On September 29, 2016, the American National Standards Institute (ANSI), with the support of the U.S. Trade and Development Agency (USTDA) initiative the U.S.-Africa Clean Energy Standards Program (CESP), held the "Solar Mini-Grids Workshop: Regulatory Framework and Quality Assurance" in Nairobi, Kenya. The workshop provided an opportunity for the 85 attending rural electrification experts to share expertise regarding solar mini-grids in Kenya and East Africa.
ANSI collaborated with the Kenya Rural Electrification Authority (REA), Power Africa, the U.S. Department of Energy, and a number of U.S. and Kenyan experts to organize the workshop. Speakers from the African Development Bank, the U.S. Department of Energy, Kenya's Energy Regulatory Commission (ERC), the International Finance Corporation (IFC), Kenya Power and Lighting, MRIGlobal, the National Renewable Energy Laboratory (NREL), Power Africa, PowerGen, REA, Renewvia, and Trama TechnicoAmbiental addressed three key topics pertaining to the solar mini-grid space: pricing and billing, quality assurance, and grid integration. Presentations from the workshop can be found on the CESP website: www.standardsportal.org/us-africacesp.
Background: The Kenyan Solar Mini-Grid Market
Over 40 percent of the world's poor live in villages that are too far from the national grid to be feasibly reached via grid extension in the near term. This is particularly true in sub-Saharan Africa (SSA), where a majority of the population is expected to remain rural for the foreseeable future. Off-grid renewable energy applications are a practical alternative for these rural communities. Renewable energy-based mini-grids are less dependent on large-scale infrastructure and are able to be placed in service in a more expedient and economic manner.
Kenya is attempting to increase electrical access to rural citizens by creating an environment that is conducive to renewable energy investment. The energy sector is Kenya is among the most active in Africa. In 2015 alone, Kenya received $4 billion in renewable energy investments, the second most in Africa. Kenya is also in the process of developing standards and regulations for off-grid electricity that are expected to serve as a model the East African region.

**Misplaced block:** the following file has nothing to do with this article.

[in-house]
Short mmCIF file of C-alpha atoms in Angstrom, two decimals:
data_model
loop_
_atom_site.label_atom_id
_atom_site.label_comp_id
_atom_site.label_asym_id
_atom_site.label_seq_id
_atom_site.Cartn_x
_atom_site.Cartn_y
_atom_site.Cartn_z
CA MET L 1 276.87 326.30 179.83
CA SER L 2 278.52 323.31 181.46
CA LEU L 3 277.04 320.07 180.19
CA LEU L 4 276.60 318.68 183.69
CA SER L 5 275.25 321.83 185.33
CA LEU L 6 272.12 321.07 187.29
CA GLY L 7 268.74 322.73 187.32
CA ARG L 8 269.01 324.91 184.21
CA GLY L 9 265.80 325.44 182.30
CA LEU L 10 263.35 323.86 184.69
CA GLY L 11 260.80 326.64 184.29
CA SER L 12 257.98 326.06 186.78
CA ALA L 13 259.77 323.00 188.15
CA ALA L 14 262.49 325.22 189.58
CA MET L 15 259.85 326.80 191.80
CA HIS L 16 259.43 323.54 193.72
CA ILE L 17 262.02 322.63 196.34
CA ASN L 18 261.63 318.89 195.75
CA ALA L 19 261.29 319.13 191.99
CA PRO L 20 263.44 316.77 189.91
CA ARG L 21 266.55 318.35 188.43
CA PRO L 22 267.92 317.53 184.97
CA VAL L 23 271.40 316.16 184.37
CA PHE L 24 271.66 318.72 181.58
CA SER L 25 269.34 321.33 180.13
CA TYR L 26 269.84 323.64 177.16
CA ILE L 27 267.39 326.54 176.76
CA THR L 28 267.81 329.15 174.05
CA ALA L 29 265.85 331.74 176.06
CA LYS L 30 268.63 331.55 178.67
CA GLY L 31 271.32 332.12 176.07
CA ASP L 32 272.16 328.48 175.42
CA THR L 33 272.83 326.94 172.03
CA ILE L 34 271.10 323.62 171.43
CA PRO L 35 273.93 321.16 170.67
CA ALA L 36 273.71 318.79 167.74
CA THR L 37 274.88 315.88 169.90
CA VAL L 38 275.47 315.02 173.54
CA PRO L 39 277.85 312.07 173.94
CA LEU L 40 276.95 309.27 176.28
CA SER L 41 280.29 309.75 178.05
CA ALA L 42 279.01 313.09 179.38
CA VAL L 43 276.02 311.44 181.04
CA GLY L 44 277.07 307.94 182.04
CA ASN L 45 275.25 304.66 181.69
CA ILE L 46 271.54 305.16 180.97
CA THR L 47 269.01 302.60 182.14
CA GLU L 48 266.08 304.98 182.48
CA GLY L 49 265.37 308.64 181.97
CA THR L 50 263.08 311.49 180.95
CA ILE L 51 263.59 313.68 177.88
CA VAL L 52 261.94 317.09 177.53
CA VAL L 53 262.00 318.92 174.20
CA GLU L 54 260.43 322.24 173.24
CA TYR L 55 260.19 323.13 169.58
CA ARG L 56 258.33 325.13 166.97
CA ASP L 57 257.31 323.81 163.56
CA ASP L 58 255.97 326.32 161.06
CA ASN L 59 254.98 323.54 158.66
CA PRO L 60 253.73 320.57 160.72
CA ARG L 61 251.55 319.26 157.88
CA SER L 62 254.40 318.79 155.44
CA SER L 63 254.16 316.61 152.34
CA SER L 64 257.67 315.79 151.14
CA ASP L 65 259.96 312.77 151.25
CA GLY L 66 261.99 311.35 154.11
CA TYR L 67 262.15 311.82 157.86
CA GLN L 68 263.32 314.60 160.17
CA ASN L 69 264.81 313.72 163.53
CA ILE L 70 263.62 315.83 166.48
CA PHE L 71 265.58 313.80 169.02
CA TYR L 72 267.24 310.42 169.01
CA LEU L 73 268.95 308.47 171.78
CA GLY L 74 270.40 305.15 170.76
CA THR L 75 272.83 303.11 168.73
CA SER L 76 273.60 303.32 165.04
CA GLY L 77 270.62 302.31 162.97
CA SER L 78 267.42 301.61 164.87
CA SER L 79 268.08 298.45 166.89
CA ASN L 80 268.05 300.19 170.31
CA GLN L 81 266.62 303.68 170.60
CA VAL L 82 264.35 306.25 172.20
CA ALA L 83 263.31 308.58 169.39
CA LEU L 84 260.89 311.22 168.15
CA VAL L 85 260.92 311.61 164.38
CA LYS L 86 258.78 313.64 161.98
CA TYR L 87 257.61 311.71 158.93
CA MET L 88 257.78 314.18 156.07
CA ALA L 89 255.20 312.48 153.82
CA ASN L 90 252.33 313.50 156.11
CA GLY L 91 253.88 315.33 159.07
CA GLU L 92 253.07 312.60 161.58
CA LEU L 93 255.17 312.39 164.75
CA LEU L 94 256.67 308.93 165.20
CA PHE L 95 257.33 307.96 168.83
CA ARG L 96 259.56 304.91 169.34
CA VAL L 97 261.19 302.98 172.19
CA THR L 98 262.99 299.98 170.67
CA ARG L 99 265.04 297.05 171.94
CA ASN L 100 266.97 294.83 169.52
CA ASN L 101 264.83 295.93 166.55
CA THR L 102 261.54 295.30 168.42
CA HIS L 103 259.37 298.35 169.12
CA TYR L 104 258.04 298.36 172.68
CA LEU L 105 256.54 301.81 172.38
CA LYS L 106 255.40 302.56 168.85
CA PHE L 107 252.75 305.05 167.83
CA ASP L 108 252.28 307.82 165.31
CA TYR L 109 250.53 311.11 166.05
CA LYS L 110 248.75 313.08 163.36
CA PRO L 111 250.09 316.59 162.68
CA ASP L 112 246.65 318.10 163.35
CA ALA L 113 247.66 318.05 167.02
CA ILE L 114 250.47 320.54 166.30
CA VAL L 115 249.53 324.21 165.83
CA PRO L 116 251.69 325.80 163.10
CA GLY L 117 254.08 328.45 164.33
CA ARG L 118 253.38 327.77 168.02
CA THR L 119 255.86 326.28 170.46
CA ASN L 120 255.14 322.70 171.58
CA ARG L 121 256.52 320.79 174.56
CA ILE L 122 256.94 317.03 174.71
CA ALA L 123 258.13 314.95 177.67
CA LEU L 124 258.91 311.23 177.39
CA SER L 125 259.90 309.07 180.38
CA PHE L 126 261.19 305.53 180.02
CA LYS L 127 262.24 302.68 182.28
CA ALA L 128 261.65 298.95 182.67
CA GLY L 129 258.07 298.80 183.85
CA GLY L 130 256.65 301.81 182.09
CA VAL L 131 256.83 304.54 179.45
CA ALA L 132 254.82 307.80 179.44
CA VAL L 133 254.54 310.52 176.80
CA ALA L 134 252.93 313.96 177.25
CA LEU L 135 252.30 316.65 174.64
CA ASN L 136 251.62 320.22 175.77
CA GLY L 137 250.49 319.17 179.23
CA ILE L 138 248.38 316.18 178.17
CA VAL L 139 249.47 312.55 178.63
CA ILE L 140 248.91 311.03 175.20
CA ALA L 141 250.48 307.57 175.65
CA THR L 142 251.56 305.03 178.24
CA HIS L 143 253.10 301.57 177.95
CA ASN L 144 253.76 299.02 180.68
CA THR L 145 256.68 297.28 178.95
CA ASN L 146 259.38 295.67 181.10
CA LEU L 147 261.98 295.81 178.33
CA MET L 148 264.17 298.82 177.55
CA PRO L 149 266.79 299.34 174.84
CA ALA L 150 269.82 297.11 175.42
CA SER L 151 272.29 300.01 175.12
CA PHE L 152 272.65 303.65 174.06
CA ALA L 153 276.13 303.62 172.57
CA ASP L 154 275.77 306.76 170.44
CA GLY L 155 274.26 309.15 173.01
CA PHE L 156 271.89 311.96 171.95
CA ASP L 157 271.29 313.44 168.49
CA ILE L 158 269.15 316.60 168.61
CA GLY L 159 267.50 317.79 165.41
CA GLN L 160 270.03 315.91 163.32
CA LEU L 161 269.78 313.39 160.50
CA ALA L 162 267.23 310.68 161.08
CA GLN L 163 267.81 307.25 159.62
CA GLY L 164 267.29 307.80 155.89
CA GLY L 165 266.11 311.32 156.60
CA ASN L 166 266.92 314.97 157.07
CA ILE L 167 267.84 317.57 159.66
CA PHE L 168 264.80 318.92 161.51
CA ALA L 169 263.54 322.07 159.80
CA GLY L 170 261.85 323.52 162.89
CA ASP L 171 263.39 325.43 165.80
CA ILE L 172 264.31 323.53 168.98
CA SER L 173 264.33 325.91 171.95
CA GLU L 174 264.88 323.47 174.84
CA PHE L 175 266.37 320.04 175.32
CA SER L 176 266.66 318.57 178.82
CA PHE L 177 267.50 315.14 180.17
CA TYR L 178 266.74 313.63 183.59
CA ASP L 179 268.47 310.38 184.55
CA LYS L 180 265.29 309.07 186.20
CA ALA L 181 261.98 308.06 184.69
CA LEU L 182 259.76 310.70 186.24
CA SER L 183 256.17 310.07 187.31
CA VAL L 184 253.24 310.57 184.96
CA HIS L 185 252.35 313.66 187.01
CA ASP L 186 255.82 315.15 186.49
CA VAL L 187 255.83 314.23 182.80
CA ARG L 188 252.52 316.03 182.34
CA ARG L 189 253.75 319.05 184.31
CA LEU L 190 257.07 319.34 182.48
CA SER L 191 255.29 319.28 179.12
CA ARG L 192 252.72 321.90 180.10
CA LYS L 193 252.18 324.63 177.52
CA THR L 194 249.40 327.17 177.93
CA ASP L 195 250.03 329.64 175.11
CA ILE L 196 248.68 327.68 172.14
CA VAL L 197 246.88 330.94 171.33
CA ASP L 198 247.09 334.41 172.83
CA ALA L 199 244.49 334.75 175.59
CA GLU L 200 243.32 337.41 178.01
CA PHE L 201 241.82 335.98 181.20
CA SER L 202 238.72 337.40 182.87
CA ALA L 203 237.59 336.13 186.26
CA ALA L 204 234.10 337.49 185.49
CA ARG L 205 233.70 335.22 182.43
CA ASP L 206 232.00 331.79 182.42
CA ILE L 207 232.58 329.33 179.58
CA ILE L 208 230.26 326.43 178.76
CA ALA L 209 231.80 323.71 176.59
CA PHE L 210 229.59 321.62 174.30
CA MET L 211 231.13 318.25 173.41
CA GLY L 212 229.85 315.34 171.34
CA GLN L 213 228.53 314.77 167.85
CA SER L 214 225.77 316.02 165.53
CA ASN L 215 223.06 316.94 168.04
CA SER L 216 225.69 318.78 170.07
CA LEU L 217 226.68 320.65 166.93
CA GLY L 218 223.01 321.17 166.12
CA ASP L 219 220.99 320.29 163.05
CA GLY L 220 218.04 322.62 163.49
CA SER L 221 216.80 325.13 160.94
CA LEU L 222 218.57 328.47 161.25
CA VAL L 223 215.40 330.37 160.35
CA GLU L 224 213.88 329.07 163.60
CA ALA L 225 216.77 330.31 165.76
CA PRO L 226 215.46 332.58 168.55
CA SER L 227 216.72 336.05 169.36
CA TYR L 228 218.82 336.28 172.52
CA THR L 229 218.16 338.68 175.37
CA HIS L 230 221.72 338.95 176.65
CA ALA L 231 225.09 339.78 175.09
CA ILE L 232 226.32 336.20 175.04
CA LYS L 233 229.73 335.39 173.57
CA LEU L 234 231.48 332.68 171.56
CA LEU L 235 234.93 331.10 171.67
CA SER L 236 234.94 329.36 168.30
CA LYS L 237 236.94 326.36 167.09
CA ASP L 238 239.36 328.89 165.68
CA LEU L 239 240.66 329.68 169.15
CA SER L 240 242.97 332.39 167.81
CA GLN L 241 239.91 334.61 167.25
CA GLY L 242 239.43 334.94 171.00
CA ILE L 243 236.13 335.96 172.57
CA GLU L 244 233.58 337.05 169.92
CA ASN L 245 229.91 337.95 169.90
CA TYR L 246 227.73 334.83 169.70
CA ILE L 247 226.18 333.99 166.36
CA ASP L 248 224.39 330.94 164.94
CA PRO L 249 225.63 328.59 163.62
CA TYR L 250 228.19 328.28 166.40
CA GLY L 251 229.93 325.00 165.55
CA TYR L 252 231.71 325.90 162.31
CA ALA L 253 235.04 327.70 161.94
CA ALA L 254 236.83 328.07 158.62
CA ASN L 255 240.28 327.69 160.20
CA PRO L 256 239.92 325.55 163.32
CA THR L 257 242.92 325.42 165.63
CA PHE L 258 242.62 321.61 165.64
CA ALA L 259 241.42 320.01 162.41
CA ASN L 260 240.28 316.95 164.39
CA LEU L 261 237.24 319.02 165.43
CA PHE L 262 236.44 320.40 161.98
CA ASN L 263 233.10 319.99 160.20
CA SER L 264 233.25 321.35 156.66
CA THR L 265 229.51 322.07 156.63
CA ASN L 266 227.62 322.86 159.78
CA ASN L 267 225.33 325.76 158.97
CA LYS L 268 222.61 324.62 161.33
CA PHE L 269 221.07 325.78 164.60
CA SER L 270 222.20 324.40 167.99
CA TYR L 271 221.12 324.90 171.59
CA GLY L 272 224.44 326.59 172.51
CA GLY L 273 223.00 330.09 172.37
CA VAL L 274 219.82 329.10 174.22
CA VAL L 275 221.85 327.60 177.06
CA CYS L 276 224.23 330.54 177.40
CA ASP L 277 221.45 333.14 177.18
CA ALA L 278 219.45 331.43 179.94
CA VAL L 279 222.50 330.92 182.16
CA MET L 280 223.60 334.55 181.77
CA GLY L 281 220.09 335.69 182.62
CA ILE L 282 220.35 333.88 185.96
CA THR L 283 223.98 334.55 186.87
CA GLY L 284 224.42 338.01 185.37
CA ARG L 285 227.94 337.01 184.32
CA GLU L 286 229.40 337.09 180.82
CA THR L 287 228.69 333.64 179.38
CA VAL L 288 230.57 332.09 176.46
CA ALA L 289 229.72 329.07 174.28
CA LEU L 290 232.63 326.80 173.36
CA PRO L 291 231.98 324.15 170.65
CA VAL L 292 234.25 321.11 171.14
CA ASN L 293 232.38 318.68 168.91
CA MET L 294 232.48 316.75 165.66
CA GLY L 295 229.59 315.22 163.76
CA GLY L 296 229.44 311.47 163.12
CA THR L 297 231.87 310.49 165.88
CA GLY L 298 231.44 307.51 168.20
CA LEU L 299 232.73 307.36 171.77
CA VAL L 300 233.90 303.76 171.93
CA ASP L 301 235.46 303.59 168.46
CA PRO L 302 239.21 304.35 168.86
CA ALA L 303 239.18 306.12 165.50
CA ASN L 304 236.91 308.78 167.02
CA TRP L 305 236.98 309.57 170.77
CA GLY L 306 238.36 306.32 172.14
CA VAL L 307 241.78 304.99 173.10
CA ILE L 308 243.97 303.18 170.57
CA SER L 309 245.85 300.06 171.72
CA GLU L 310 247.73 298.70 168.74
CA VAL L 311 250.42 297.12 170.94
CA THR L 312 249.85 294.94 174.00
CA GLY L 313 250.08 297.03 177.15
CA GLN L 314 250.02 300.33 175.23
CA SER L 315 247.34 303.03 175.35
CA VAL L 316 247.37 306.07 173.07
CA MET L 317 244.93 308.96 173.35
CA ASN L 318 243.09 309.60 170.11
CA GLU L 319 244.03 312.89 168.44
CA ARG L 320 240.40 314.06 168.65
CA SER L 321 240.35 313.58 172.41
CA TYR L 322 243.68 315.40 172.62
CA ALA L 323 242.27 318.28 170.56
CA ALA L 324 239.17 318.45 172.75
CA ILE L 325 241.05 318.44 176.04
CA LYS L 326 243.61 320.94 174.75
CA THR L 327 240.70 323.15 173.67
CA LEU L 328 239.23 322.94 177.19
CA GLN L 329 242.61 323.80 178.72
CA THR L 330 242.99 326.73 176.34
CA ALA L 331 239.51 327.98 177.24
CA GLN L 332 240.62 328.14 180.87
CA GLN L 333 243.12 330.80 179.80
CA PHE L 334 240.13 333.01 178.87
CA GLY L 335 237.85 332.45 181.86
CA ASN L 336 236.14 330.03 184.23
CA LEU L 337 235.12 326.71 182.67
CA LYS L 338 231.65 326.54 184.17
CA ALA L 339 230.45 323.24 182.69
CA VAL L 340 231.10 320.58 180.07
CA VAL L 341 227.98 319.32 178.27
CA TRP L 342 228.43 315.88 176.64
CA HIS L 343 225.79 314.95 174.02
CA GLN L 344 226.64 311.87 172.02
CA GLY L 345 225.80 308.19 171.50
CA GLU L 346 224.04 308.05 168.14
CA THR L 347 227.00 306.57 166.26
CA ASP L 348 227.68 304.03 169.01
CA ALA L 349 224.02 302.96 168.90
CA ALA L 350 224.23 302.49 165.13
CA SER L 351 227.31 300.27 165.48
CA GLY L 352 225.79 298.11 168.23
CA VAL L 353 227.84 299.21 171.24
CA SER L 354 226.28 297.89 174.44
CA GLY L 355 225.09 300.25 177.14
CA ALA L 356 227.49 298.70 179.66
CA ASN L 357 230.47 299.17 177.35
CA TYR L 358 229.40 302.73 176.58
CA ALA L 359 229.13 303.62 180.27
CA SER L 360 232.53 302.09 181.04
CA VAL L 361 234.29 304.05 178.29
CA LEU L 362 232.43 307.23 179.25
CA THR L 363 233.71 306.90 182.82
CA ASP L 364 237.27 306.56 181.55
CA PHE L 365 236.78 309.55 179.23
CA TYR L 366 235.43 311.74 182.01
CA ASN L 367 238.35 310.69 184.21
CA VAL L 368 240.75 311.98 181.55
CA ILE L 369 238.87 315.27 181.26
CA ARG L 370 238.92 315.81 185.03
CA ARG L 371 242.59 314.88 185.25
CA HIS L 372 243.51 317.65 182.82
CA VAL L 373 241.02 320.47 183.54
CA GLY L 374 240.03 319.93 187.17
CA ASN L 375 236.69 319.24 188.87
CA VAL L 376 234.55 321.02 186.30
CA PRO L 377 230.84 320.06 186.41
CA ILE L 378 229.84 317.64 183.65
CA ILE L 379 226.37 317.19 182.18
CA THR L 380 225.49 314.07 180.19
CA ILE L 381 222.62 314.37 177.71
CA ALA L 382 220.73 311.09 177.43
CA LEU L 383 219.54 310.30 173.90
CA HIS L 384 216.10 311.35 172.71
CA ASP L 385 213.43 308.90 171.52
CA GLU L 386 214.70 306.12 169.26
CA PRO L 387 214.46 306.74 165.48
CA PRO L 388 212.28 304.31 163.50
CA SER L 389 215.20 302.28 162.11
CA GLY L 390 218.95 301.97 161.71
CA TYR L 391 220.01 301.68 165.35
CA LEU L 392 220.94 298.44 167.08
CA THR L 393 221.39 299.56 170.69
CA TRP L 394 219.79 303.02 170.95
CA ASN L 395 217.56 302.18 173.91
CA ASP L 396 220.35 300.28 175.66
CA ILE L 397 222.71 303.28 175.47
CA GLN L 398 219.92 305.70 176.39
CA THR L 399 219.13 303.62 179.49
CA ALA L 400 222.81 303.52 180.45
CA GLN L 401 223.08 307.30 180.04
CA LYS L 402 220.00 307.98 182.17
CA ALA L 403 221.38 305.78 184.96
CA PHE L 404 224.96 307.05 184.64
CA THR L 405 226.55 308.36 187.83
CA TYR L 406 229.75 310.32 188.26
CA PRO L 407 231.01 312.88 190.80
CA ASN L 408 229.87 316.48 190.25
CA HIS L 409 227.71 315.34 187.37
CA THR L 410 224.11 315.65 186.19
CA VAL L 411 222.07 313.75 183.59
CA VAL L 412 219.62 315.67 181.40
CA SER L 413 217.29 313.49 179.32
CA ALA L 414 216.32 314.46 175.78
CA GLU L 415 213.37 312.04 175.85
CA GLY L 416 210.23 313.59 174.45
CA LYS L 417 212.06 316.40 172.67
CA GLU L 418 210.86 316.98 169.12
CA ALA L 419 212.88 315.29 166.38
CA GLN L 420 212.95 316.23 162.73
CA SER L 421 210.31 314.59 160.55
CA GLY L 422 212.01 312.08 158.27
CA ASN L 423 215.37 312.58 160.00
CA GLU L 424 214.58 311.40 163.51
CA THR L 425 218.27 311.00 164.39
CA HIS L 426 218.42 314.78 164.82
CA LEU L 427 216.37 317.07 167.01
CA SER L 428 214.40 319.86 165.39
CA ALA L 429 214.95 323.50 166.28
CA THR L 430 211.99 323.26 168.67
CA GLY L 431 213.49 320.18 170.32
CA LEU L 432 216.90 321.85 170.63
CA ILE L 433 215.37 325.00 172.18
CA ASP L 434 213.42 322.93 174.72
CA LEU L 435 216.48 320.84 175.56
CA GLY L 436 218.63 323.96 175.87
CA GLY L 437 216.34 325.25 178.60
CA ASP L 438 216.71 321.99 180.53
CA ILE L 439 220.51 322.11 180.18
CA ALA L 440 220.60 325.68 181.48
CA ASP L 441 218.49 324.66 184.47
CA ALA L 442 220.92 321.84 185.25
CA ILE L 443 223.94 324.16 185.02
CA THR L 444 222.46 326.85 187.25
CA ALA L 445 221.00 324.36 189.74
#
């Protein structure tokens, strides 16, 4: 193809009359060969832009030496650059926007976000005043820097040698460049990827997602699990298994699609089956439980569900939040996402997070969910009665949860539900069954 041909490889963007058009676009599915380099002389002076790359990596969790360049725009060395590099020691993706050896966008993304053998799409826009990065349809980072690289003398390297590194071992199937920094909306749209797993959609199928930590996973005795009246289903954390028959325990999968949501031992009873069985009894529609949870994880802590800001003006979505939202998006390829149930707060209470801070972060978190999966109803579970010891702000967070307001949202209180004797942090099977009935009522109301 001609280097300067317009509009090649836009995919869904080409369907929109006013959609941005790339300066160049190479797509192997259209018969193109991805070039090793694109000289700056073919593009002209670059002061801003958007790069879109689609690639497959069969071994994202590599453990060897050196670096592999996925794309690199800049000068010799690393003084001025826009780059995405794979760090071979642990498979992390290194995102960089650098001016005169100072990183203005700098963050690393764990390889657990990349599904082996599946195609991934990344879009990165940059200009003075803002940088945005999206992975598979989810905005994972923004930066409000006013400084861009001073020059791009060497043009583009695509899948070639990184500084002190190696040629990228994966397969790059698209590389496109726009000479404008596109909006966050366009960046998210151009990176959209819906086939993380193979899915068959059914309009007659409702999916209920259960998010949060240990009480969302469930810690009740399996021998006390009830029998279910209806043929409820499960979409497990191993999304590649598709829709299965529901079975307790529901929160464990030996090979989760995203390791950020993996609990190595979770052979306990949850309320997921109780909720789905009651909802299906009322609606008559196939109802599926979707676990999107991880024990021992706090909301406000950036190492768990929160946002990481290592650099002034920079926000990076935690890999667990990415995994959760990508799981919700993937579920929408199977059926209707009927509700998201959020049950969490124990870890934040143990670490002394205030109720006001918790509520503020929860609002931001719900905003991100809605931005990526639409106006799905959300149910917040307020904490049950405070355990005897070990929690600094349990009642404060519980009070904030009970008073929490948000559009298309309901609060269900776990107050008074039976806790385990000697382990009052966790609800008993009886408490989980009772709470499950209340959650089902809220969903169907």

As investment in off-grid energies expand, the policy environment becomes a critical factor for solar mini-grid implementers and suppliers. Stakeholder engagement in the policy-making process and the establishment of clear rules for the off-grid sector by African governments will be critical to ensuring U.S. companies are included in the market. Policy conducive to private utility providers will also help to facilitate quality, off-grid energy access throughout Africa.
ANSI and the U.S.-Africa Clean Energy Standards Program (CESP)
The Nairobi event was the second of four workshops to be coordinated by ANSI under the U.S.-Africa CESP in its initial phase. The two remaining workshops are likely to focus on energy storage and smart grid solutions.
The CESP provides a platform for industry and government representatives from the U.S. and SSA to cooperate on standardization issues relevant to clean energy technologies, and build the relationships necessary for further technical exchange. The project also supports Power Africa's objectives, including connecting more of the African population to the electrical grid.
Organizations interested in co-sponsoring a CESP workshop are invited to complete the commercial benefit questionnaire here for review and approval by ANSI and USTDA.
For more information on the U.S.-Africa CESP and the "Solar Mini-Grids Workshop: Regulatory Framework and Quality Assurance," including access to the presentations, agenda, and flyer, please visit www.standardsportal.org/us-africacesp.
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